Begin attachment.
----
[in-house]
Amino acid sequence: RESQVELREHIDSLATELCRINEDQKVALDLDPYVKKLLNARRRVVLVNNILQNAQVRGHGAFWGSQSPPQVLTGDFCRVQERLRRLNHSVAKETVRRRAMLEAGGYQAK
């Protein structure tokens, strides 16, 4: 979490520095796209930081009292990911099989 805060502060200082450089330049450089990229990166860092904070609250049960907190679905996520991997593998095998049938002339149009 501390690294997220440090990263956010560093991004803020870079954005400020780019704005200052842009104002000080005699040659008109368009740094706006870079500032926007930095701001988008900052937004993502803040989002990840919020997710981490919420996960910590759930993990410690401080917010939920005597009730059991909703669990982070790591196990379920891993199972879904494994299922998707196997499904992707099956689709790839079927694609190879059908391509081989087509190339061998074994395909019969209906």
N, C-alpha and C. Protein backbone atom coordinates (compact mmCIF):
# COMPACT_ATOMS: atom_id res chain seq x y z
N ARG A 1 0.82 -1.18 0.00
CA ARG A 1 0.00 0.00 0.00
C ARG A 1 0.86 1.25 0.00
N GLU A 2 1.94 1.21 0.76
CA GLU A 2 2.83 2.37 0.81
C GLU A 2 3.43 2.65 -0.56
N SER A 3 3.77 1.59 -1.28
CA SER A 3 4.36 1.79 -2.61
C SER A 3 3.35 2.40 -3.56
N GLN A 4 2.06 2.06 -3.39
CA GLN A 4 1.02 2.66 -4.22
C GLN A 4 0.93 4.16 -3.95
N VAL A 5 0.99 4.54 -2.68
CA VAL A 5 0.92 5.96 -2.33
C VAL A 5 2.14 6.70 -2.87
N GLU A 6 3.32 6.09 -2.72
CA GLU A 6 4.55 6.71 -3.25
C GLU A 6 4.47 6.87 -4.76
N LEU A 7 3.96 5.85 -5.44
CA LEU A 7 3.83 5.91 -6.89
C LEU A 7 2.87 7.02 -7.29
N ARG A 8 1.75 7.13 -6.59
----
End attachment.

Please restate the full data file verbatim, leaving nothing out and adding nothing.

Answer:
[in-house]
Amino acid sequence: RESQVELREHIDSLATELCRINEDQKVALDLDPYVKKLLNARRRVVLVNNILQNAQVRGHGAFWGSQSPPQVLTGDFCRVQERLRRLNHSVAKETVRRRAMLEAGGYQAK
């Protein structure tokens, strides 16, 4: 979490520095796209930081009292990911099989 805060502060200082450089330049450089990229990166860092904070609250049960907190679905996520991997593998095998049938002339149009 501390690294997220440090990263956010560093991004803020870079954005400020780019704005200052842009104002000080005699040659008109368009740094706006870079500032926007930095701001988008900052937004993502803040989002990840919020997710981490919420996960910590759930993990410690401080917010939920005597009730059991909703669990982070790591196990379920891993199972879904494994299922998707196997499904992707099956689709790839079927694609190879059908391509081989087509190339061998074994395909019969209906």
N, C-alpha and C. Protein backbone atom coordinates (compact mmCIF):
# COMPACT_ATOMS: atom_id res chain seq x y z
N ARG A 1 0.82 -1.18 0.00
CA ARG A 1 0.00 0.00 0.00
C ARG A 1 0.86 1.25 0.00
N GLU A 2 1.94 1.21 0.76
CA GLU A 2 2.83 2.37 0.81
C GLU A 2 3.43 2.65 -0.56
N SER A 3 3.77 1.59 -1.28
CA SER A 3 4.36 1.79 -2.61
C SER A 3 3.35 2.40 -3.56
N GLN A 4 2.06 2.06 -3.39
CA GLN A 4 1.02 2.66 -4.22
C GLN A 4 0.93 4.16 -3.95
N VAL A 5 0.99 4.54 -2.68
CA VAL A 5 0.92 5.96 -2.33
C VAL A 5 2.14 6.70 -2.87
N GLU A 6 3.32 6.09 -2.72
CA GLU A 6 4.55 6.71 -3.25
C GLU A 6 4.47 6.87 -4.76
N LEU A 7 3.96 5.85 -5.44
CA LEU A 7 3.83 5.91 -6.89
C LEU A 7 2.87 7.02 -7.29
N ARG A 8 1.75 7.13 -6.59